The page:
Akre Ottar Edvardsen ( 1896 - 1992 )

Ottar E. Akre was born in Ytre Rendal, Norway, May 19th 1896 as the son of a tailor, Edward Akre and his wife Oline Haagensdatter. At the age of eight he got his first accordeon.

As Akre was 14 years old, in 1910, he started studying the accordeon under Johan Elsmo in Jomna. He taught himself to read music and to play several instruments. In the meantime he toured with Elsmo and this gave him the opportunity to play a concert at an award ceremony in Kristiania (Oslo) where also the royal couple was present.

His gramophone career started in 1919 with recordings of the Gramophon Company. At the same time Akre was engaged  at Circus Norbech as an electrician. Yet Akre wanted to reach more in life and he started studying electrical engineering, lessons which he would continue in the United States, where he stayed from 1922 till 1928.
In the United States Akre started studying at the Wilberg School of Music and sometimes at the Music Conservatory in Fargo, North Dacota (1927). He also went on making records of his work, this time for Victor and Columbia. Once back in Norway he would make records for Columbia till the 60's.

After returning to Norway in 1928, Ottar Akre was employed in Carl M. Wersen Music Shop, but at the same time he was a performer and he was the teacher for what eventually became Norways finest musicians. In 1927 and 1930 he wrote books on how to play the accordeon: Akre's Accordeon School Part 1 and 2. From 1940 till 1946 he was a teacher at the Conservatory in Oslo.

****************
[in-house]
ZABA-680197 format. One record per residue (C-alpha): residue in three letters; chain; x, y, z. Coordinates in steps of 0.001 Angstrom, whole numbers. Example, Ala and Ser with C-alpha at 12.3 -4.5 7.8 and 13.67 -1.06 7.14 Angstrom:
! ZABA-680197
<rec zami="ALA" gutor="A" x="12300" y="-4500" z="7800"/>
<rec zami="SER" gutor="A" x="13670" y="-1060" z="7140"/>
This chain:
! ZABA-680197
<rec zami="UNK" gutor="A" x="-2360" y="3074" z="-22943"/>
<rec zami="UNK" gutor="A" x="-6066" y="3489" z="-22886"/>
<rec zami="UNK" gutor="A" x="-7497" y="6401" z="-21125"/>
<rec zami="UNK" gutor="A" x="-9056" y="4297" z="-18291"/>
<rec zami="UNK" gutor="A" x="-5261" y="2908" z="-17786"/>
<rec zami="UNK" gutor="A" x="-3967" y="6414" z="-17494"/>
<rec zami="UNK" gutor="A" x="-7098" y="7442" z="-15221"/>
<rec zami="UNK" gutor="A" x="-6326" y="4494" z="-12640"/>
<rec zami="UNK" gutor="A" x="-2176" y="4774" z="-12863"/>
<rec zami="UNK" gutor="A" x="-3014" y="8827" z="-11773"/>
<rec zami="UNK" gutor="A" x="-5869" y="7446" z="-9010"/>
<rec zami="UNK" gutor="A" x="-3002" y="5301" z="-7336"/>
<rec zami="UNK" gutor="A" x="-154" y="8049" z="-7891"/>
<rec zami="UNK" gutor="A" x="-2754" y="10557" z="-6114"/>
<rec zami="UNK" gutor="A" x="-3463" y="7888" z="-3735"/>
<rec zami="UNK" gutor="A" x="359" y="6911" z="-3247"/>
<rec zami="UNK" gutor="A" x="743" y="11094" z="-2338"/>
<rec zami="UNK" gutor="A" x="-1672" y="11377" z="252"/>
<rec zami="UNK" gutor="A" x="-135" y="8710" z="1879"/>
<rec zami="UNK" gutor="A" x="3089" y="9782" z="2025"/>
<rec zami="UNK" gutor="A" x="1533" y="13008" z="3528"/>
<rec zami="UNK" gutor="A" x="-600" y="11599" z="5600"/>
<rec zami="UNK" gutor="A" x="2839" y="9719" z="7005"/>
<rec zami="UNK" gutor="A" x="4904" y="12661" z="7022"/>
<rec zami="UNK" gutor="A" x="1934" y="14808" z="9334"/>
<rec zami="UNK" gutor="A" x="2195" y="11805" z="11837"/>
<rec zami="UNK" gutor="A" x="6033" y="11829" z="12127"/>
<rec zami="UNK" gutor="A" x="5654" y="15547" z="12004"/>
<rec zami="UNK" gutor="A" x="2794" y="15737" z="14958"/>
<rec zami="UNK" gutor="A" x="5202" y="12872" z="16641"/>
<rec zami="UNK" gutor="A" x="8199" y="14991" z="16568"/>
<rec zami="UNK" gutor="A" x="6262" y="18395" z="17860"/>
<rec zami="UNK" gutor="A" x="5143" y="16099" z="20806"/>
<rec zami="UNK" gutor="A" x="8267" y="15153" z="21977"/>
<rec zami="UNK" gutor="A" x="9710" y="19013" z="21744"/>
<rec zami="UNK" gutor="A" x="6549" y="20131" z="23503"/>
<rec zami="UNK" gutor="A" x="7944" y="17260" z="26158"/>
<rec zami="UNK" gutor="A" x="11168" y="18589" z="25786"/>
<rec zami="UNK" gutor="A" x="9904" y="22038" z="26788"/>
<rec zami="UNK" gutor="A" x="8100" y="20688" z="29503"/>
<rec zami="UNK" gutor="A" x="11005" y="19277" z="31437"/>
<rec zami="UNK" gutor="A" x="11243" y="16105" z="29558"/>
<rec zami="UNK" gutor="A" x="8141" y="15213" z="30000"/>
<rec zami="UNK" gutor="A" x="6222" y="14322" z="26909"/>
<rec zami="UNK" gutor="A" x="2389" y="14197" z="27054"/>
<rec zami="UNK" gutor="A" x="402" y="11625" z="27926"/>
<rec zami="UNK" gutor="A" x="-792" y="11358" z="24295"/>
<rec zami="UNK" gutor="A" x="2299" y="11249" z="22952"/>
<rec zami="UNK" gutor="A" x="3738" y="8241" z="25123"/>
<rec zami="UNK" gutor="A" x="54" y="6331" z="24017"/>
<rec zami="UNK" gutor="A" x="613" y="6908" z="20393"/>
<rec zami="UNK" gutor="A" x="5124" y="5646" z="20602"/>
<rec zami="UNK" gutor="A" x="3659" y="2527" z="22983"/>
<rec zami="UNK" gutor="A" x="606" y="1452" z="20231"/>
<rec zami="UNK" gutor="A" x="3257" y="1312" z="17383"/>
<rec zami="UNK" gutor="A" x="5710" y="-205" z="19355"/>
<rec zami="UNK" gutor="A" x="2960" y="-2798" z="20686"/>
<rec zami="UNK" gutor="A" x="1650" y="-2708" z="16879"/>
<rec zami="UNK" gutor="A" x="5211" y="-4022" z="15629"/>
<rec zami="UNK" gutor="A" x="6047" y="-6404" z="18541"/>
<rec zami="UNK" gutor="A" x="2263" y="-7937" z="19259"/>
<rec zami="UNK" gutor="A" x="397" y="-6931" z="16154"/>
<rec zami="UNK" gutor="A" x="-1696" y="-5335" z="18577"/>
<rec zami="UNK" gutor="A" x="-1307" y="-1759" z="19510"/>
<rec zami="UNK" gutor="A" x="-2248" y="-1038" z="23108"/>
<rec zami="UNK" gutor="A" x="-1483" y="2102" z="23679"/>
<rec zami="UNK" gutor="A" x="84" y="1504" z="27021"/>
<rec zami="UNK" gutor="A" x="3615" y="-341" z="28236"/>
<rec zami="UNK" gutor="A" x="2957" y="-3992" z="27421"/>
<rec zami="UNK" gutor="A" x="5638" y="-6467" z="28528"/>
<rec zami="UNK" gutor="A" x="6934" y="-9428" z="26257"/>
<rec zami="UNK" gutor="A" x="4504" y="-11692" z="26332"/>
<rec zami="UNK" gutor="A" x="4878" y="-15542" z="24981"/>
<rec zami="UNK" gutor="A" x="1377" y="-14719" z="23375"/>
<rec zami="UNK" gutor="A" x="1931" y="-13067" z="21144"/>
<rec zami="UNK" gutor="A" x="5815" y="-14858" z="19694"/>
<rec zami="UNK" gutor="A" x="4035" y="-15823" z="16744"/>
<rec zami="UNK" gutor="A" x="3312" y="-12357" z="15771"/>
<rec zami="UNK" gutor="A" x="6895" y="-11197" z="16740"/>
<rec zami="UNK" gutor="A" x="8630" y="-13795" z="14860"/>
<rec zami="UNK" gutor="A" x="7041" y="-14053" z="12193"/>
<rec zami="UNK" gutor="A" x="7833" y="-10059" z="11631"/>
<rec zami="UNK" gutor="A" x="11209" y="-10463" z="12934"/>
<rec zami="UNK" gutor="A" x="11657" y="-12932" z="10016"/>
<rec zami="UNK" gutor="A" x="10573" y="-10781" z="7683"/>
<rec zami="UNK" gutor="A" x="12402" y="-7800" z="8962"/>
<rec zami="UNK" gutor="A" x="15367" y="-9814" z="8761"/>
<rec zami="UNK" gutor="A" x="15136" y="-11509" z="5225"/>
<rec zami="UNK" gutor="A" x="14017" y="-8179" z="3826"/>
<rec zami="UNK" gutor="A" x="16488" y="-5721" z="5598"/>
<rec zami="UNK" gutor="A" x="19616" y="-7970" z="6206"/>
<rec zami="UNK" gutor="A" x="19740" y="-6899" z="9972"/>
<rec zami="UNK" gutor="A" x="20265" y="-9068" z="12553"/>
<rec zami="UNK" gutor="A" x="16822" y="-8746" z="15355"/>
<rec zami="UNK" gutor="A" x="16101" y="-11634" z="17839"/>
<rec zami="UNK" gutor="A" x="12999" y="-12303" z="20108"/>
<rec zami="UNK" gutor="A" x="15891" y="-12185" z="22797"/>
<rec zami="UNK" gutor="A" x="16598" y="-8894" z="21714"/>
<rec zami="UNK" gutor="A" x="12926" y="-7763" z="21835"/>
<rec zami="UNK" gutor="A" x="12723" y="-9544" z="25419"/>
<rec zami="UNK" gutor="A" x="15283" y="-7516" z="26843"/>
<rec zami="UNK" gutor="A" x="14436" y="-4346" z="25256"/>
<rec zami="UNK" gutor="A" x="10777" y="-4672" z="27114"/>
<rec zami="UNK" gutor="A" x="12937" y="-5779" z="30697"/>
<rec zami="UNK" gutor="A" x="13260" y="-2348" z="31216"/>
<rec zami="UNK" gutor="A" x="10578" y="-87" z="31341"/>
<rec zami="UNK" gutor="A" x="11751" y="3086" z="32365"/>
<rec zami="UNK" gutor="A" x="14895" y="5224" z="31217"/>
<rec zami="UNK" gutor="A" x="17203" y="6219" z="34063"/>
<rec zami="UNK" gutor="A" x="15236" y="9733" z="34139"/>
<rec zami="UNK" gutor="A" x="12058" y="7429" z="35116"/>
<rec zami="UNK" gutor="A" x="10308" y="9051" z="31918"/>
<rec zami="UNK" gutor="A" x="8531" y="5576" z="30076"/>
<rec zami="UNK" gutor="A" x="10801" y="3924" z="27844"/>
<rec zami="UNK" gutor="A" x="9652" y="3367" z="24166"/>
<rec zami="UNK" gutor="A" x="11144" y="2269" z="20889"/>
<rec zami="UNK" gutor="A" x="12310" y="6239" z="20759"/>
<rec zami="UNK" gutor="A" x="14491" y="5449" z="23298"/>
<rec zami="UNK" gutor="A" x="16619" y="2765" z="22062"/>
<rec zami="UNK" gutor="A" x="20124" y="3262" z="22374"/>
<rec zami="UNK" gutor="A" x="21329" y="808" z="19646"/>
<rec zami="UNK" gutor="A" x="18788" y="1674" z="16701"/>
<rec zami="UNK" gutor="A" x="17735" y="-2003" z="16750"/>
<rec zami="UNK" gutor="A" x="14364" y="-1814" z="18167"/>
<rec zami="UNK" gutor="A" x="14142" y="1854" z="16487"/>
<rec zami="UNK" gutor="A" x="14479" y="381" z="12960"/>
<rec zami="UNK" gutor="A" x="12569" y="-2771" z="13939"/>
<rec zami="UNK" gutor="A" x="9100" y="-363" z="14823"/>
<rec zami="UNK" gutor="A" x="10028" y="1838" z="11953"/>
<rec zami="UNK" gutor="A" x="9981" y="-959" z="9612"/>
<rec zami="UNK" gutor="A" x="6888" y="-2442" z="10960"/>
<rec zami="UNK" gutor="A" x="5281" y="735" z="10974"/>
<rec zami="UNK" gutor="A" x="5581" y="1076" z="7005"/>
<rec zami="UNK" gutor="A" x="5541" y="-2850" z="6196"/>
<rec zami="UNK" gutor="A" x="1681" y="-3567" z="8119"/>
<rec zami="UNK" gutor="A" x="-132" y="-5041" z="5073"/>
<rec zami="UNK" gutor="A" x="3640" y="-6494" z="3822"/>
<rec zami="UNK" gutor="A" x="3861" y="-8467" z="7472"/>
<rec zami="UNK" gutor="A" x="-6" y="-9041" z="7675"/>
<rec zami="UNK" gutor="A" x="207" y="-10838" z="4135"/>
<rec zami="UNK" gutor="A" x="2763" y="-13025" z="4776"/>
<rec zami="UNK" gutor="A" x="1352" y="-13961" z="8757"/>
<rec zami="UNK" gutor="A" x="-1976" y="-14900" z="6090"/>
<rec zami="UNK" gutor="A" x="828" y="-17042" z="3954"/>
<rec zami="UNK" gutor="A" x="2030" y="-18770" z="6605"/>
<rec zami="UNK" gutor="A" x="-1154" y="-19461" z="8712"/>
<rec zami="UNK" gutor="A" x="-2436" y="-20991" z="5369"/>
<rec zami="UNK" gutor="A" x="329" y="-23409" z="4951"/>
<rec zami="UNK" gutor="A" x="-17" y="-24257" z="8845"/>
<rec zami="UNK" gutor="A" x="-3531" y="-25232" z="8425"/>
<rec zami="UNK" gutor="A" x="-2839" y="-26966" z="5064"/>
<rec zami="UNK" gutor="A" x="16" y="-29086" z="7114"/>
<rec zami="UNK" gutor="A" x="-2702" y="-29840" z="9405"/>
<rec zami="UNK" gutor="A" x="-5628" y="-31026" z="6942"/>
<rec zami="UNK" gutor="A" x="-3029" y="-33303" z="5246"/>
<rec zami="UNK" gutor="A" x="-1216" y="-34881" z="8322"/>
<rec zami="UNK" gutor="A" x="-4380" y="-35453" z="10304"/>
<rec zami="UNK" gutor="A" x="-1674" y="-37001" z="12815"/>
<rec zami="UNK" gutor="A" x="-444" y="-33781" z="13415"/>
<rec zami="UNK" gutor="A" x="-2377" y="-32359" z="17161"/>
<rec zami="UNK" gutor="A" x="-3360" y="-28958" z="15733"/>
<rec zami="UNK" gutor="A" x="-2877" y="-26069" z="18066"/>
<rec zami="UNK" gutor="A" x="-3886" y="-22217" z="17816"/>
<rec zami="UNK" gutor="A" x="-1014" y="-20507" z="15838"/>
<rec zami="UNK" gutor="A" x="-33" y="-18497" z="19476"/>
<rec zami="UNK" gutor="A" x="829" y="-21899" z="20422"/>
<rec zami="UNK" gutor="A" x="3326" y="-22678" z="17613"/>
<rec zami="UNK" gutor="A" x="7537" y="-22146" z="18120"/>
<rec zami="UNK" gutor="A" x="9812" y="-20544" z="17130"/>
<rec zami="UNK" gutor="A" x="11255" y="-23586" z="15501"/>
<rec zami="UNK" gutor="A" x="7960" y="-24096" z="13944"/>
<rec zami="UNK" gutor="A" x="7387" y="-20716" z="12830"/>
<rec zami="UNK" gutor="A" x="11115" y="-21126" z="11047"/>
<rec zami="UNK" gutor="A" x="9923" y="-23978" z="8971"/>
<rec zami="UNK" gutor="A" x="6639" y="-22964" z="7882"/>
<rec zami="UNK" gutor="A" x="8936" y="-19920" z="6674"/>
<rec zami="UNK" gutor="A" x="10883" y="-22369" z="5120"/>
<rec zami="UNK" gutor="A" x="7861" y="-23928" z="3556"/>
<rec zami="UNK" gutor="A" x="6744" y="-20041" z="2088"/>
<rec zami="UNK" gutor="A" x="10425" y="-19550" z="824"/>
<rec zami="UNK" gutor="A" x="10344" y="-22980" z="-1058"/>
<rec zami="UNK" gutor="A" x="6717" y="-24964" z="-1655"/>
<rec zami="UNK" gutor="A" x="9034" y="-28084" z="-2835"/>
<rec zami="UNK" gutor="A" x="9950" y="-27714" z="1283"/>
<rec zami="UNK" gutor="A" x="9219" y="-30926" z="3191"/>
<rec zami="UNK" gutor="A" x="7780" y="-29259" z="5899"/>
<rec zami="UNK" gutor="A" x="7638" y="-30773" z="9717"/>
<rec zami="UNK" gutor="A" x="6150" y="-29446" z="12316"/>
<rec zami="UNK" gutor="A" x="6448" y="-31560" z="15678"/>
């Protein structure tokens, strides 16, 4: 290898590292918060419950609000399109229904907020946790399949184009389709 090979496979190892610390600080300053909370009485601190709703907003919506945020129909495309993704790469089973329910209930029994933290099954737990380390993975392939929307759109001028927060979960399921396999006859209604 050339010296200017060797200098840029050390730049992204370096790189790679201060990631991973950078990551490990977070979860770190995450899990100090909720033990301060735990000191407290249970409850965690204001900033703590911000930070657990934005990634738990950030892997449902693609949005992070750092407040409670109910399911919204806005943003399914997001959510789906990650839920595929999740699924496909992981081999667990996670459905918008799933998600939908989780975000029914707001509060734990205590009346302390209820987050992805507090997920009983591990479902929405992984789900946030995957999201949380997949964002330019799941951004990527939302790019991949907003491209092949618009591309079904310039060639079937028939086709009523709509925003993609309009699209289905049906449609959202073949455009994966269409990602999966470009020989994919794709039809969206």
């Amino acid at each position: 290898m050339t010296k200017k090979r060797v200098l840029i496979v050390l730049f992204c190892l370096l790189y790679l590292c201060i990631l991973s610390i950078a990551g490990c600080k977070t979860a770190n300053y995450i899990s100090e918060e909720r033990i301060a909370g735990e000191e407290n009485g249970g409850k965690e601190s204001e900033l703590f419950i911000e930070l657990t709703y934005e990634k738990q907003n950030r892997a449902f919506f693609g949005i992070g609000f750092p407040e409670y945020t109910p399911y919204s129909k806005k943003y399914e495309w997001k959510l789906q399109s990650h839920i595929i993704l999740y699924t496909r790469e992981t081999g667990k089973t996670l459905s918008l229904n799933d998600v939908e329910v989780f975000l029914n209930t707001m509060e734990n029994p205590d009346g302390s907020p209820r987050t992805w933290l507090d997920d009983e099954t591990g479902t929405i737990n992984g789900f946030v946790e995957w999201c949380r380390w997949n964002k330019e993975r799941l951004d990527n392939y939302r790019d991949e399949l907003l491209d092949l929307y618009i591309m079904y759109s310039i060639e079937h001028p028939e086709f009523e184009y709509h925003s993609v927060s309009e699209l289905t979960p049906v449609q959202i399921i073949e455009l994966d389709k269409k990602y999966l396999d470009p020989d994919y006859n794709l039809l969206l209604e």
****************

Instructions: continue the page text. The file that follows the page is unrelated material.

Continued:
In the 1930's Akre founded the Akres Trio with Akre on the accordeon, Oskar Skau on the guitar and Eugen Martinsen on the violin. Later Martinsen was replaced by Amund Friestad. The trio became a popular and loved orchestra, with regular broadcast on the radio. Later the trio expanded to Akre's Quintet. From 1945 Akre led the Oslo Accordion Club's Orchestra for 30 years. 

As a composer Akre put strong traces. He wrote more than 100 compositions and recieved many awards for his works, including the King's Medal of Merit in 1972. 
Akre remained expressively active until he was over 90 years of age. As he was a warm and humorous person with a very high level of musical talent he was a popular guest at concerts, matches and festivals.

It is not an exaggeration to say that Akre was the person who had the greatest impact on the development of accordeon music in Norway.

Acre died in Oslo 29th of October 1992.
Works for accordeon:

St Hansvalsen
Life im Himsedal
The surrounding waltz
Fagerborg rheinlender
Fox caprice
Schottis Akrobatik
Norsk fantasy
Julehilsen (Christmas greetings)

Back to previous page